Why we need lament: because no matter the bitter partisanship we have devolved to, we are nearing 100,000 deaths from the coronavirus. These are lives lost. Young to old. Poor to rich. Across all ethnic lines. These are lives to remember. These represent families with deep loss in this time of pandemic.
The New York Times put the names of those lost on their front page this weekend. We lament lives lost. We lament with the families who remain.
Francis Collins, Director of the National Institutes of Health, former Director of the National Human Genome Research Institute, describes his personal journey from atheism to Christianity when he was a young doctor and an aspiring academic.
Soul Care in African American Practice by Barbara Peacock
In the late 90s and early 2000s Renovare released some volumes on spiritual reading that were “workbook” based. One, Spiritual Classics, focused on readings for individuals and groups based on the 12 spiritual disciplines from Richard Foster’s classic, Celebration of Discipline. Another book was Devotional Classics based on Foster’s book, Streams of Living Water. They were designed to take individuals or groups through a slow process of learning from historic spiritual reading combined with Scripture and spiritual formation practices. I still have those volumes on my shelves. They are well-worn.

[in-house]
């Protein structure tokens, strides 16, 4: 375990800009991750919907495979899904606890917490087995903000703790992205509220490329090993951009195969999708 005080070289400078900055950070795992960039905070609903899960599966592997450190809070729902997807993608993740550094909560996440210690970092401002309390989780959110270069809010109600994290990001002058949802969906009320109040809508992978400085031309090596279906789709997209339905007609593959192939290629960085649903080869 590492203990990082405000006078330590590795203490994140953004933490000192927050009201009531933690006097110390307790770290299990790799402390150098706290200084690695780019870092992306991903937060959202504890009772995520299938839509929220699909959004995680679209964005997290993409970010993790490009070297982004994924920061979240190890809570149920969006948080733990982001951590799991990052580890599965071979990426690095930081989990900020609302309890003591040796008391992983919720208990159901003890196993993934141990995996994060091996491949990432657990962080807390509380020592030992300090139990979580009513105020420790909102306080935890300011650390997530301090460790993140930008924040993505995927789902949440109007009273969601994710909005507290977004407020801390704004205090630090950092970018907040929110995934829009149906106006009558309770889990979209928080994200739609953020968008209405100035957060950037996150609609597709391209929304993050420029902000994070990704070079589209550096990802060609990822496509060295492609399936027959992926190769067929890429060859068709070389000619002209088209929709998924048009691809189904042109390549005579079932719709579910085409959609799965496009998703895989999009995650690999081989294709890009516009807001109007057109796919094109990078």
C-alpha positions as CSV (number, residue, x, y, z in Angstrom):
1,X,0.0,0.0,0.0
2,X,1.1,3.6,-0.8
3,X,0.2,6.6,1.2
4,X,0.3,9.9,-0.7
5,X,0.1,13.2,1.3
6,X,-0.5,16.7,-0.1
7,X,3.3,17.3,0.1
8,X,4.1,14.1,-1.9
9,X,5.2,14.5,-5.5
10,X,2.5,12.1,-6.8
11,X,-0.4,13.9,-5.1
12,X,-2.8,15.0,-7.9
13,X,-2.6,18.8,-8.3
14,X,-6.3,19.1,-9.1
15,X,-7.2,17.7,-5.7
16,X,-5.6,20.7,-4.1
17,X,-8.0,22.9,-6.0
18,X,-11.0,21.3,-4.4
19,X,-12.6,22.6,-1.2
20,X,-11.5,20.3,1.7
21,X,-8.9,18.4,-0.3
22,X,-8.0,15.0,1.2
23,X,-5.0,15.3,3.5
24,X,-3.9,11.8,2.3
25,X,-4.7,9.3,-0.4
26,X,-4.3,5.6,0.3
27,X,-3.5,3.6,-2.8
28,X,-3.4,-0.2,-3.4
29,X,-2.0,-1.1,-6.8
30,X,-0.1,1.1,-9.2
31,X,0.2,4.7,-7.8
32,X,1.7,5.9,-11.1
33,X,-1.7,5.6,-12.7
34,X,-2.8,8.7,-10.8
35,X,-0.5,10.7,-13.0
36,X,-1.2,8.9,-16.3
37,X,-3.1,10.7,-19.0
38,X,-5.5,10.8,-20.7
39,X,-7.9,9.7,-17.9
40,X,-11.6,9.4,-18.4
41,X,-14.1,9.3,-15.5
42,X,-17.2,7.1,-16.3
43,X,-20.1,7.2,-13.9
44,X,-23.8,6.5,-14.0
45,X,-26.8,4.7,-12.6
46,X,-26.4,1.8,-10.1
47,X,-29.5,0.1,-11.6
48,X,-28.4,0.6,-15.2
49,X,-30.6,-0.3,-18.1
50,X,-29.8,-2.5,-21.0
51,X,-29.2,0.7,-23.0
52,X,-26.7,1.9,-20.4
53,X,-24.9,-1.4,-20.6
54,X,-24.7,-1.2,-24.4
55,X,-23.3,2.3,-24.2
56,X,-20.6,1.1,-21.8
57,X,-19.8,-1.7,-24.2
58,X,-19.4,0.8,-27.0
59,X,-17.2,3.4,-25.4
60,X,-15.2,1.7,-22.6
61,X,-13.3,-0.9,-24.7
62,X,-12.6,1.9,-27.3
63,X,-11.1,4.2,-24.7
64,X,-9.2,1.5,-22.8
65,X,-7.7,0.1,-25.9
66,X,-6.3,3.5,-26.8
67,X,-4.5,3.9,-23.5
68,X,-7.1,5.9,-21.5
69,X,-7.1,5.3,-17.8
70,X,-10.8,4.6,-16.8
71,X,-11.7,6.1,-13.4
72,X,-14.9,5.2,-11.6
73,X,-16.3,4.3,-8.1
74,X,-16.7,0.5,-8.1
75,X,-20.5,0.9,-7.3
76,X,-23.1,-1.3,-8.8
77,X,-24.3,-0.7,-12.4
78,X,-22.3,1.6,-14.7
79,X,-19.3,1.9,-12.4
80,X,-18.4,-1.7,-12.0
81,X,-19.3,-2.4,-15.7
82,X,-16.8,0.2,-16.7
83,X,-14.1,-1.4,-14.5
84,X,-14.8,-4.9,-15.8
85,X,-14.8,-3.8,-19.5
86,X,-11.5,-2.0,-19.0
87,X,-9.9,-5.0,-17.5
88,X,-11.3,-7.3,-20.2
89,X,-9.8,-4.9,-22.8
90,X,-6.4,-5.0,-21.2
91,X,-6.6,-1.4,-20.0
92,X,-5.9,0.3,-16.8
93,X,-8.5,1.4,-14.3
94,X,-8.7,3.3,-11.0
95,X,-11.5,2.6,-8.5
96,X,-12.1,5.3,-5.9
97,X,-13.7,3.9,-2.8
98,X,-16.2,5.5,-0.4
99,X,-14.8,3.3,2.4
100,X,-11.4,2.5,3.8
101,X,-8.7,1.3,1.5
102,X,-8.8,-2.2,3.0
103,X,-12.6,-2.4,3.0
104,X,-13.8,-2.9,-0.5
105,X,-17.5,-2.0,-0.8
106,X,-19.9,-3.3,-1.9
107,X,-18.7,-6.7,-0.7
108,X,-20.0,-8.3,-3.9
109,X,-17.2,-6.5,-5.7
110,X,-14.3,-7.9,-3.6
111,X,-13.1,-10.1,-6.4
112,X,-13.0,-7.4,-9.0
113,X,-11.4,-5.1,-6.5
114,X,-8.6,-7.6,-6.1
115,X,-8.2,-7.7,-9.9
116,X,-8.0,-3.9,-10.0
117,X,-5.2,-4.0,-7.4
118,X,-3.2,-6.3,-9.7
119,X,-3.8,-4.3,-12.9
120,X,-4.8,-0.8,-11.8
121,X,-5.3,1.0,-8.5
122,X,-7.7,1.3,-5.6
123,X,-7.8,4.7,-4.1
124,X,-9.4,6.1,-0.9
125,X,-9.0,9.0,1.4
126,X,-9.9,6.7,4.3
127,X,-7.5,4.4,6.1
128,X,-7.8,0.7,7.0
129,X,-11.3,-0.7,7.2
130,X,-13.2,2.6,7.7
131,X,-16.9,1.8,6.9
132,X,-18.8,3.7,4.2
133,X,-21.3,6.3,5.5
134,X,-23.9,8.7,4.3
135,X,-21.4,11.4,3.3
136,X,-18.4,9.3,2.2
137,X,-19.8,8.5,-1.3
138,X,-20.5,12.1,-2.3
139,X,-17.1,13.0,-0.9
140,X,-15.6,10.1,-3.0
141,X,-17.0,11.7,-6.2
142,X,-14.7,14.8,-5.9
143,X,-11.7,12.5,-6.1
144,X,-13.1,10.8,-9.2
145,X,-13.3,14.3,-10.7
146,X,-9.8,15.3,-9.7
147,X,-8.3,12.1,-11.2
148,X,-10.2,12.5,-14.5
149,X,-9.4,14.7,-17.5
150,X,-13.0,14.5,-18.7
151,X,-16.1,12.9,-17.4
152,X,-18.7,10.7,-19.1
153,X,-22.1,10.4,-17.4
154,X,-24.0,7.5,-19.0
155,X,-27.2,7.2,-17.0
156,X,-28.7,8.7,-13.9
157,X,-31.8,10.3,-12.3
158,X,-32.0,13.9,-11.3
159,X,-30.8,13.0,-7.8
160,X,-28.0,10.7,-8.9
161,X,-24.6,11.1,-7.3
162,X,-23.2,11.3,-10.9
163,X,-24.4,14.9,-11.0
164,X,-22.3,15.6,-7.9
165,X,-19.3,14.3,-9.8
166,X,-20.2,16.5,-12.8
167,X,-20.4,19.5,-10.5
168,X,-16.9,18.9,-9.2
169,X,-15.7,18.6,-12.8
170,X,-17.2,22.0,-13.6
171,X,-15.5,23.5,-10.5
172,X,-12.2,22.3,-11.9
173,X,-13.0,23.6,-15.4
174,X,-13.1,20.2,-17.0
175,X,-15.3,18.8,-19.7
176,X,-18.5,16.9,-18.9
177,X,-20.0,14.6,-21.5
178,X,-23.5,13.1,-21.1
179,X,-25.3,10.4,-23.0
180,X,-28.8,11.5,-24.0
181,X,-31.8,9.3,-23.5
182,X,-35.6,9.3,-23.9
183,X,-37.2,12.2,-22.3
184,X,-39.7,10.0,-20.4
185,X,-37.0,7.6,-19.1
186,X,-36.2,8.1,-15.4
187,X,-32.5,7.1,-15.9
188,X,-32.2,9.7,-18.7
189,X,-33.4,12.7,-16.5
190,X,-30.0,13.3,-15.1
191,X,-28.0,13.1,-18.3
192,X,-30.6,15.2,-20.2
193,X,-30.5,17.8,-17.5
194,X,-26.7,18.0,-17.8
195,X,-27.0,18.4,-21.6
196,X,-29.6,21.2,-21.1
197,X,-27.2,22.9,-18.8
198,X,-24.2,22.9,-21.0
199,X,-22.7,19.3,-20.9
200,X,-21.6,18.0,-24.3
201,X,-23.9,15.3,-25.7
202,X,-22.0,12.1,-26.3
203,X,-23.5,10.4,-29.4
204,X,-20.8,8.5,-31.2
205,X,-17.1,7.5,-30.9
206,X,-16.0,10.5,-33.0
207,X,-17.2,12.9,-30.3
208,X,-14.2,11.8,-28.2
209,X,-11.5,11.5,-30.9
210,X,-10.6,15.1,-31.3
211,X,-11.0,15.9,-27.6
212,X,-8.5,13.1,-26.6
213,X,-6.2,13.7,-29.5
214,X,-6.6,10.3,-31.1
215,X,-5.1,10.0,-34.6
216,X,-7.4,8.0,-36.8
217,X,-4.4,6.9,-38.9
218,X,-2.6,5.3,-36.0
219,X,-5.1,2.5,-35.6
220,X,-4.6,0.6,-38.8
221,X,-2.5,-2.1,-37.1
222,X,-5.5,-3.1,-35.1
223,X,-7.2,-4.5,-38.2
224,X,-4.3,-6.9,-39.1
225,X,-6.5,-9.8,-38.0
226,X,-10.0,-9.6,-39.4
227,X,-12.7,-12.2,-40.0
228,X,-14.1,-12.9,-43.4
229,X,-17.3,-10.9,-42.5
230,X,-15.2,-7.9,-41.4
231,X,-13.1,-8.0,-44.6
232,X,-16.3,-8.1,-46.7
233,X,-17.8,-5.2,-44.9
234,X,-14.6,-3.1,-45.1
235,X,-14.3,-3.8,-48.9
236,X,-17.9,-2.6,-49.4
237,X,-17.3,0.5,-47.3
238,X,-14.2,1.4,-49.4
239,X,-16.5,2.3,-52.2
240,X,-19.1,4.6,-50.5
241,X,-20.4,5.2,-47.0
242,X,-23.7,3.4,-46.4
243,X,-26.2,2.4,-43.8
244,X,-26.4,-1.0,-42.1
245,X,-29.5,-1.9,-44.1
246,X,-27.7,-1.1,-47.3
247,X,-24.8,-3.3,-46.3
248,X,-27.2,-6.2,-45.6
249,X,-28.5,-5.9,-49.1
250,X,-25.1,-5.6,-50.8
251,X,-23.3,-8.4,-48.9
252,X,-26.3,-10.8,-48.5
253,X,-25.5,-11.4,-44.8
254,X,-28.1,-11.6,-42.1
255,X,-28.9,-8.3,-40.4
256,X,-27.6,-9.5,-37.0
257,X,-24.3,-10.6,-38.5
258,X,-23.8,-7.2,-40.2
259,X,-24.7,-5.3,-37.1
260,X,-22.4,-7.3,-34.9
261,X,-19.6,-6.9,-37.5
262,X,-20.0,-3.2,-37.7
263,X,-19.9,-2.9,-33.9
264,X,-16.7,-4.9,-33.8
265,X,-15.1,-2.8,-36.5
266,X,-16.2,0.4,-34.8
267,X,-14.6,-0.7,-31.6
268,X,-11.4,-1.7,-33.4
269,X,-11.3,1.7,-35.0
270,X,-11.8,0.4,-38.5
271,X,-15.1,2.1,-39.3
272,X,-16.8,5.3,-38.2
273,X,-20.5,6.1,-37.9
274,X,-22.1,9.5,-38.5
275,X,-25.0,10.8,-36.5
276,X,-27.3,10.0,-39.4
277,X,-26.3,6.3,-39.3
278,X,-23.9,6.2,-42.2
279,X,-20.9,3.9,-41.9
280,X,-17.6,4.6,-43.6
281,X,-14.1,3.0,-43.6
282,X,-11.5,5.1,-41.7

In that tradition and format comes Barbara Peacock’s book from Intervarsity Press, Soul Care in African American Practice.
“If your brother or sister sins against you, rebuke them; and if they repent, forgive them. 4 Even if they sin against you seven times in a day and seven times come back to you saying ‘I repent,’ you must forgive them.” 5 The apostles said to the Lord, “Increase our faith!” 6 He replied, “If you have faith as small as a mustard seed, you can say to this mulberry tree, ‘Be uprooted and planted in the sea,’ and it will obey you. (Luke 17:3-6, NIV)